Hill dives into titles

In high school, Casey Hill gave up gymnastics for diving. The switch was easy.

“I was really good at the beam in gymnastics,” said Hill, a junior at Youngstown State University. “But gymnastics helped me big time when it came to diving. I think there has been only two out of the 100 divers I have met that wasn’t a gymnast before diving.”

Hill compared gymnastics and diving because they both involve flips and twists. She made the switch because gymnastics was taking a toll on her body.

“I used to have a lingering wrist problem, something a lot of gymnasts have,” she said. “I didn’t really have one specific injury that ended it. I just felt it was time to switch.”

The switch has been favorable for Hill. The two-time Horizon League Diver of the Week and first-place finisher sees a brighter future underwater.

“In gymnastics, so many coaches promise you, ‘Oh, you’ll go to the Olympics,’ but with me, I knew I wasn’t going to go anywhere,” Hill said. “I might as well try something different, and it turned out to be a good decision.”

Last season, Hill captured the Horizon League Tournament title in the three-meter dive. It’s an accolade she hopes to repeat this season.

“What really separates three-meter from one-meter is the extra height,” she said. “[It] gives you more time [to] do more in the air. I definitely want to hold on to my conference title.”

Head diving coach Nick Gavolas said having a diver like Hill helps the whole program.

“She’s won, I would say, about 90 to 95 percent of her events, which scores a lot of points for us, and she’s doing a good job there,” Gavolas said. “I think as we look at recruits and they see the quality of divers that we have not just with Casey, it gives them another reason to come here.”

Hill considers the inward two-and-a-half tuck her best dive. Standing at the end of the board with her back facing the pool, Hill tumbles toward the diving board, making one-and-a-half rotations before sliding into the water.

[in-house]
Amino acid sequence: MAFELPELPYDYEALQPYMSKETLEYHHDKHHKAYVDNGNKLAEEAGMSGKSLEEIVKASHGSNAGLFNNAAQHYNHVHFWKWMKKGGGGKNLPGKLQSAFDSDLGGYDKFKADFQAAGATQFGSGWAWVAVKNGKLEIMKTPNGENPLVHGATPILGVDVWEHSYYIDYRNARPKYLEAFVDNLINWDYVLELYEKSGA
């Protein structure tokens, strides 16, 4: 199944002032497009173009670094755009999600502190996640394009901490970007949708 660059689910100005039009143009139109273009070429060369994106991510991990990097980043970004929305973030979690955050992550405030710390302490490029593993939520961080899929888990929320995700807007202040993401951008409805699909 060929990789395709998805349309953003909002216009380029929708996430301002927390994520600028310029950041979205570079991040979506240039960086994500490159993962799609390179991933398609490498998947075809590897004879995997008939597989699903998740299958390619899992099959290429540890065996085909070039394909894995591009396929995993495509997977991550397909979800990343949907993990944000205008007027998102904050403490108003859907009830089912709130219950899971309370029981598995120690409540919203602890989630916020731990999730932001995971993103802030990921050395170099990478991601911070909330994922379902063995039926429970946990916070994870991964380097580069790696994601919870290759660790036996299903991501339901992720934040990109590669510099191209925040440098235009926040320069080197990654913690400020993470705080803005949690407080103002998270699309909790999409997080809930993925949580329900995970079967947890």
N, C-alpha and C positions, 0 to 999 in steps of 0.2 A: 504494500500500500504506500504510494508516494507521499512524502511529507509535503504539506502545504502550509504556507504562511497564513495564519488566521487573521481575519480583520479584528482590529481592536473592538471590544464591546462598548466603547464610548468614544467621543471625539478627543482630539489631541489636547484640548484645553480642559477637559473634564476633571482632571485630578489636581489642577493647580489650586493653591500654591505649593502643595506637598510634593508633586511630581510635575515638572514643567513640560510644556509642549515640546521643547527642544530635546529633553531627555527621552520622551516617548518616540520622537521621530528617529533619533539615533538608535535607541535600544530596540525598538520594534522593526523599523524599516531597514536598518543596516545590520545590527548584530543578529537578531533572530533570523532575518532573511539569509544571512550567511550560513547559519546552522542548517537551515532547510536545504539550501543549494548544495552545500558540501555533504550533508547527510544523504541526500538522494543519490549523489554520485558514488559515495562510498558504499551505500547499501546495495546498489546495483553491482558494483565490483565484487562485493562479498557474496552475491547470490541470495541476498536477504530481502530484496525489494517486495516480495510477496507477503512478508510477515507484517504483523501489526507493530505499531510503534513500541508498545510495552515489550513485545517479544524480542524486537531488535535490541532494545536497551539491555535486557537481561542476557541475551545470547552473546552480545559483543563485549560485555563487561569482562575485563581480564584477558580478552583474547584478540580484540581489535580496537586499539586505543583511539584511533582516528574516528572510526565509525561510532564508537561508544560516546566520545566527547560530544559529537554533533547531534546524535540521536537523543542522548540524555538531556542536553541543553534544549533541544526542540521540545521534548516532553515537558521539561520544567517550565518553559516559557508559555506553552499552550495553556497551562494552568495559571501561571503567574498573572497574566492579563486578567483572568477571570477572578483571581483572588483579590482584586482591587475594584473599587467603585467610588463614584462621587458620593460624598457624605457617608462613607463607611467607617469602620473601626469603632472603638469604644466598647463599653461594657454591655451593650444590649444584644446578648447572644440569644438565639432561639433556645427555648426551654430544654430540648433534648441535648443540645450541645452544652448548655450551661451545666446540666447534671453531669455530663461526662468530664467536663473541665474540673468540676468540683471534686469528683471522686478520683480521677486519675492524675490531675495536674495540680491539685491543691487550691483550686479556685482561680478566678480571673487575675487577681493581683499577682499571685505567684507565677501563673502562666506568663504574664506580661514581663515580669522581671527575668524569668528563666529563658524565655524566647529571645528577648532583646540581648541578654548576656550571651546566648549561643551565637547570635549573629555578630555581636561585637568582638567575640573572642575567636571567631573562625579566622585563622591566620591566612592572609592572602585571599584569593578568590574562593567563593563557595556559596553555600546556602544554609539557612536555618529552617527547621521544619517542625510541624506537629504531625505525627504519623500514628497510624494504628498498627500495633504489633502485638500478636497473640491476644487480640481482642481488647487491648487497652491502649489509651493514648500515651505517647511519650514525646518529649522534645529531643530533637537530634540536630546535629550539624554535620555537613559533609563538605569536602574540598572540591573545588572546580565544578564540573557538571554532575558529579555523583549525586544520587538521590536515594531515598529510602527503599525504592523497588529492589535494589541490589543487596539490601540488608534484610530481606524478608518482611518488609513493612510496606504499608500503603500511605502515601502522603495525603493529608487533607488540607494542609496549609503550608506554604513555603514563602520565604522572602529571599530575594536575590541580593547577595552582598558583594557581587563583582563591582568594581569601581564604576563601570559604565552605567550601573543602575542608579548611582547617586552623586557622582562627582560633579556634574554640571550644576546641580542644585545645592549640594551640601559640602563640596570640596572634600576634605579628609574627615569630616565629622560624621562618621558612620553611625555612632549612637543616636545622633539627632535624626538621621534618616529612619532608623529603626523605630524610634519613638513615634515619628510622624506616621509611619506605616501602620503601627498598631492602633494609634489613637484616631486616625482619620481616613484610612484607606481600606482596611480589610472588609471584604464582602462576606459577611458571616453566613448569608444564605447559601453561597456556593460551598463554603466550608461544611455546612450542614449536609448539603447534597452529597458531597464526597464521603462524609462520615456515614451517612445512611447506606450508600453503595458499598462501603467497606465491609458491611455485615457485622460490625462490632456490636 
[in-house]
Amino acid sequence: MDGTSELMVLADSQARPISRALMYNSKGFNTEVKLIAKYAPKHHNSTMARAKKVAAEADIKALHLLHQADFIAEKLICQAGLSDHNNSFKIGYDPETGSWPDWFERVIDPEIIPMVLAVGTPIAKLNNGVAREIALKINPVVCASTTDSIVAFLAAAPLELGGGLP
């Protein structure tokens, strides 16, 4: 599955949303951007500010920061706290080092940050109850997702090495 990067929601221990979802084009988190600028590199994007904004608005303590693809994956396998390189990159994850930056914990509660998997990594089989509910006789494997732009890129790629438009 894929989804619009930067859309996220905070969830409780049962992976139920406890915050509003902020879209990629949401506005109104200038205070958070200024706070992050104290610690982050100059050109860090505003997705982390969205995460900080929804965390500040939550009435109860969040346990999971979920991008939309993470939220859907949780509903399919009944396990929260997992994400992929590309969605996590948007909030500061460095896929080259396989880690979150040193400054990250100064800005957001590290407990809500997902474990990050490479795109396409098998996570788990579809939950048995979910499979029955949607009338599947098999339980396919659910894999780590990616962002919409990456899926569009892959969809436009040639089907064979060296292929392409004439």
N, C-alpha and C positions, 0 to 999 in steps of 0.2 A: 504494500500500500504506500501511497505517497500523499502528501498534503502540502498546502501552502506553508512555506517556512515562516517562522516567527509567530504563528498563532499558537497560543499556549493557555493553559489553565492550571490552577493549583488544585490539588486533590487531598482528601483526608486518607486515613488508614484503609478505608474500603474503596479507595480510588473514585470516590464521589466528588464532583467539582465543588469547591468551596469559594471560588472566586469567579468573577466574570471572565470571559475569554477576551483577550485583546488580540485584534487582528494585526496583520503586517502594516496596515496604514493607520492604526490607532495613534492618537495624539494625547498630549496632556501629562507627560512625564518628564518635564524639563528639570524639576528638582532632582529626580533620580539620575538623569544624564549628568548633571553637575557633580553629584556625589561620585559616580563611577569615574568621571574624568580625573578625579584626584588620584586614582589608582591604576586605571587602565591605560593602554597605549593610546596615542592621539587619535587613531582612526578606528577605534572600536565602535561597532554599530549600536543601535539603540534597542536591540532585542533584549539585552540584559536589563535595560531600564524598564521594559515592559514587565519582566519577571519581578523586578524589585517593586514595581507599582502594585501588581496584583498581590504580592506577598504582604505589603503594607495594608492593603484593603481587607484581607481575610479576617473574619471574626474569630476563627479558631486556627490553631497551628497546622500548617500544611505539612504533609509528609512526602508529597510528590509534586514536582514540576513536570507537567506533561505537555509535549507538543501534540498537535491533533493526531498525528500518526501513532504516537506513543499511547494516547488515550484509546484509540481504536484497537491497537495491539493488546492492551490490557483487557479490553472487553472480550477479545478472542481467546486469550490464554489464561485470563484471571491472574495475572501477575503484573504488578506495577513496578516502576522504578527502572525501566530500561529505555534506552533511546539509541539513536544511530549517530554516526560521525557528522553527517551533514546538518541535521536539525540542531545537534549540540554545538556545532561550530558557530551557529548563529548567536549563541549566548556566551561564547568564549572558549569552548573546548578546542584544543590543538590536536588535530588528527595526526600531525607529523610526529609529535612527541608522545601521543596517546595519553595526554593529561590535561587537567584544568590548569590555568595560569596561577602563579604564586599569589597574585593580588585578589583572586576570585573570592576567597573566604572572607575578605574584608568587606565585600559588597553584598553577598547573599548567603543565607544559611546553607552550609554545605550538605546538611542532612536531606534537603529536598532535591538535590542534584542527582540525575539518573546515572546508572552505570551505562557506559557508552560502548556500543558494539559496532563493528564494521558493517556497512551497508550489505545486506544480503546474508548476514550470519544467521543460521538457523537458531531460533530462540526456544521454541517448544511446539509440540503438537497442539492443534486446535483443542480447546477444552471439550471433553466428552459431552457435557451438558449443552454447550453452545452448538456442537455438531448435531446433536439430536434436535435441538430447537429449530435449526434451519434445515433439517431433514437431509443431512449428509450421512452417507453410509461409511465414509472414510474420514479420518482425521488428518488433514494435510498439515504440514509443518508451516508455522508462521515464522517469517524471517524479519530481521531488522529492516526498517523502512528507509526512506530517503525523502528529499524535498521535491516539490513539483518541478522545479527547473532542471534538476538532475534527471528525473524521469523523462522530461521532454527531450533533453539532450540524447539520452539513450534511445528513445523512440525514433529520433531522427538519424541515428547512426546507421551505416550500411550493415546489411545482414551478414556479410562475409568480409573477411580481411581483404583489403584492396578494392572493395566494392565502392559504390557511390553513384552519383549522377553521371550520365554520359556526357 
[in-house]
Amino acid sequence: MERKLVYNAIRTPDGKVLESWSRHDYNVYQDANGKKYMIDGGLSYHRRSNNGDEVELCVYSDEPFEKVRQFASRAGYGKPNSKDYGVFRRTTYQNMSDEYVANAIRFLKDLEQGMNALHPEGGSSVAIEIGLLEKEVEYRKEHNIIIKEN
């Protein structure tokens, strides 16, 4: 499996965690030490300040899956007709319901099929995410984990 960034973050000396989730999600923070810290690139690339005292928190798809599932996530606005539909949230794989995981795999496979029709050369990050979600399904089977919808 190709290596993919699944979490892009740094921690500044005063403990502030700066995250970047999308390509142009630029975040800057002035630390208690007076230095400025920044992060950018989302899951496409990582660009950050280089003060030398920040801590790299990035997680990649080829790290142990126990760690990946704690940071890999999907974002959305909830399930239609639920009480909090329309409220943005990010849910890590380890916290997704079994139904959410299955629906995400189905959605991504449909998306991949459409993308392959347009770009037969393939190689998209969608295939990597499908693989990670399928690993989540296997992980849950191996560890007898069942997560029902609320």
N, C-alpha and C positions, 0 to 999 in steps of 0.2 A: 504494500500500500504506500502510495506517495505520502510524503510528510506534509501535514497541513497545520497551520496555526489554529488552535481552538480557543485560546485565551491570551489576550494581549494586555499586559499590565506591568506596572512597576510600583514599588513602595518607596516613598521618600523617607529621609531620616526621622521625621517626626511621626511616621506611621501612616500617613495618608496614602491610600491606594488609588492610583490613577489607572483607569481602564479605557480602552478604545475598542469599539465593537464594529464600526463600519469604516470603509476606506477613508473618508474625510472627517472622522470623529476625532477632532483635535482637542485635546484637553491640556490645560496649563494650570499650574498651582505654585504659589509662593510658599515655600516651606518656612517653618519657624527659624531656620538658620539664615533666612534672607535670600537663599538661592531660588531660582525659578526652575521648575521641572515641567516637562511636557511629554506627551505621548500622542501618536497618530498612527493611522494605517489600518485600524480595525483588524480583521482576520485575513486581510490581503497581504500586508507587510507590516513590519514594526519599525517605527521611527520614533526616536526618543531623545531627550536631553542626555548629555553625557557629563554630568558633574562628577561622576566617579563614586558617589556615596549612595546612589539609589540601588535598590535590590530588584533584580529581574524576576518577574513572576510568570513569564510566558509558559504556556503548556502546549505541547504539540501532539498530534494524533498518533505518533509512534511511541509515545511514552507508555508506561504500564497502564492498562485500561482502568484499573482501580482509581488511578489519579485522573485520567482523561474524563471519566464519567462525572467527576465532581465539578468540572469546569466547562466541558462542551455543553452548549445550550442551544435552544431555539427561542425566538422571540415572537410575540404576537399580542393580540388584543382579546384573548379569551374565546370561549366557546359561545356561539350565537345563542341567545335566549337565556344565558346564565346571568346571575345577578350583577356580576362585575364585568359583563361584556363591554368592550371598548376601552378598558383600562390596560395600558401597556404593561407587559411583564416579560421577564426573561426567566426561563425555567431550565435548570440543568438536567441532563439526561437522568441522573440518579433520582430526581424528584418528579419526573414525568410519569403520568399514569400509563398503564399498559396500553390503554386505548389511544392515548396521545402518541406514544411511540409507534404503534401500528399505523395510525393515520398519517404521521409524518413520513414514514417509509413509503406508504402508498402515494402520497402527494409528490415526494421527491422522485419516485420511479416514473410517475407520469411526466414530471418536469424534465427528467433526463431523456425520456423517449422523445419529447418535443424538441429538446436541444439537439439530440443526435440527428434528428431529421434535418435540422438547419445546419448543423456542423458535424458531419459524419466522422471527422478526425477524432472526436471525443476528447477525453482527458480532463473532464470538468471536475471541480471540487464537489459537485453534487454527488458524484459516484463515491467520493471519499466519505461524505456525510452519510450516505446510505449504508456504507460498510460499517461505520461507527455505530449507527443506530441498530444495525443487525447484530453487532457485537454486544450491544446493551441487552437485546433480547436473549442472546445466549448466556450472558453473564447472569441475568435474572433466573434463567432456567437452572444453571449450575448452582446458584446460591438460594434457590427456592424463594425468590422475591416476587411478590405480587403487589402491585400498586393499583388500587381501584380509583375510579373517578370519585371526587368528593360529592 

But that wasn’t the dive that won her the conference title.

“My twister was my last dive that I won with at conference last year, and I nailed it,” Hill said. “It ended up putting me ahead of the [University of] Wisconsin-Milwaukee girl by .25.”

Hill has qualified for the NCAA Zone C Diving Championships for the third consecutive year.

She has also placed first against Marshall University, Niagara University and University of Wisconsin-Green Bay and at the Clarion Diving Invitational.

“The season has been going good so far,” Hill said. “It started out a little bit slow because I probably should have trained a little more in the summer. But it’s been going good, learning some new dives, trying to up my degree of difficulty.”

Gavolas said, though Hill is only a junior, she is definitely a team leader.

“She leads by example,” Gavolas said. “If the workout is a tough workout, she gets out there and does and sets the example.”

Hill said divers know their competition better than players in most other sports. She attributes this to spending so much time with her competition in and out of the water.

“Believe it or not, a lot of us are friends outside of the pool,” Hill said. “Diving is pretty relaxed. I mean, we just sit outside the pool and talk about stuff that isn’t diving. We don’t really want to imagine flipping in towards the board.”

With one more year at YSU, Hill said she would like to continue to dive but is worried that school might prevent her from fulfilling her diving dreams.

“I would like to, but, with physical therapy and academics, I think it might be kind of hard,” Hill said.

“With grad school and the amount of studying, it’d be tough. But Nick and I always joke around: Let’s go to Rio de Janiero — which is where the 2016 Olympics are. Realistically, though, I think it would be hard.”

Gavolas laughed about the joke but said many things would have to occur for that to happen.

“We do have a fun joke about that,” Gavolas said. “The kids that are vying to go to the Olympics, they aren’t diving in college. You’re going to the Olympics, you’re diving 40 hours a week. You are consumed by it.”

Hill said, given the opportunity, she would jump at the chance to dive in the Olympics.

“Oh yeah, definitely,” Hill said. “I mean, who wouldn’t want to go to the Olympics to compete?”